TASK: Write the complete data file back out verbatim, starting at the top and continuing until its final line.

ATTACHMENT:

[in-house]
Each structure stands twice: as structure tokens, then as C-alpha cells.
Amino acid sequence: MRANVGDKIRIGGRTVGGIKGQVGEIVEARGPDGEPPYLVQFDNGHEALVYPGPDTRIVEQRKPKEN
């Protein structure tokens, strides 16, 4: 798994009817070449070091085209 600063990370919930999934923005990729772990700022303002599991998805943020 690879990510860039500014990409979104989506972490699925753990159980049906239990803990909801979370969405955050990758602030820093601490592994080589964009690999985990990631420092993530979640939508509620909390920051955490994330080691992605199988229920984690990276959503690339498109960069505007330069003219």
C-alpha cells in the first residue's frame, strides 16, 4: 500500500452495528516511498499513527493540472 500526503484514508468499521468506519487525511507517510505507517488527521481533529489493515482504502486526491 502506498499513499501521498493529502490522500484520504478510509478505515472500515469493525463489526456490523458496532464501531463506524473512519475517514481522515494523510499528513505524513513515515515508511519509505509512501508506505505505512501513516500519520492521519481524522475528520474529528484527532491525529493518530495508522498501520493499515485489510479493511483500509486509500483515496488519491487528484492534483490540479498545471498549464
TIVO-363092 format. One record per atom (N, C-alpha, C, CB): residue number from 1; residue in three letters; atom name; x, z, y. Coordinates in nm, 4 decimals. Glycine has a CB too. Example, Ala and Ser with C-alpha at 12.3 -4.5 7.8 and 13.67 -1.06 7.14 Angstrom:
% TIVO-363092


[in-house]
Each structure stands twice: as structure tokens, then as C-alpha cells.
Amino acid sequence: MRANVGDKIRIGGRTVGGIKGQVGEIVEARGPDGEPPYLVQFDNGHEALVYPGPDTRIVEQRKPKEN
């Protein structure tokens, strides 16, 4: 798994009817070449070091085209 600063990370919930999934923005990729772990700022303002599991998805943020 690879990510860039500014990409979104989506972490699925753990159980049906239990803990909801979370969405955050990758602030820093601490592994080589964009690999985990990631420092993530979640939508509620909390920051955490994330080691992605199988229920984690990276959503690339498109960069505007330069003219």
C-alpha cells in the first residue's frame, strides 16, 4: 500500500452495528516511498499513527493540472 500526503484514508468499521468506519487525511507517510505507517488527521481533529489493515482504502486526491 502506498499513499501521498493529502490522500484520504478510509478505515472500515469493525463489526456490523458496532464501531463506524473512519475517514481522515494523510499528513505524513513515515515508511519509505509512501508506505505505512501513516500519520492521519481524522475528520474529528484527532491525529493518530495508522498501520493499515485489510479493511483500509486509500483515496488519491487528484492534483490540479498545471498549464
TIVO-363092 format. One record per atom (N, C-alpha, C, CB): residue number from 1; residue in three letters; atom name; x, z, y. Coordinates in nm, 4 decimals. Glycine has a CB too. Example, Ala and Ser with C-alpha at 12.3 -4.5 7.8 and 13.67 -1.06 7.14 Angstrom:
% TIVO-363092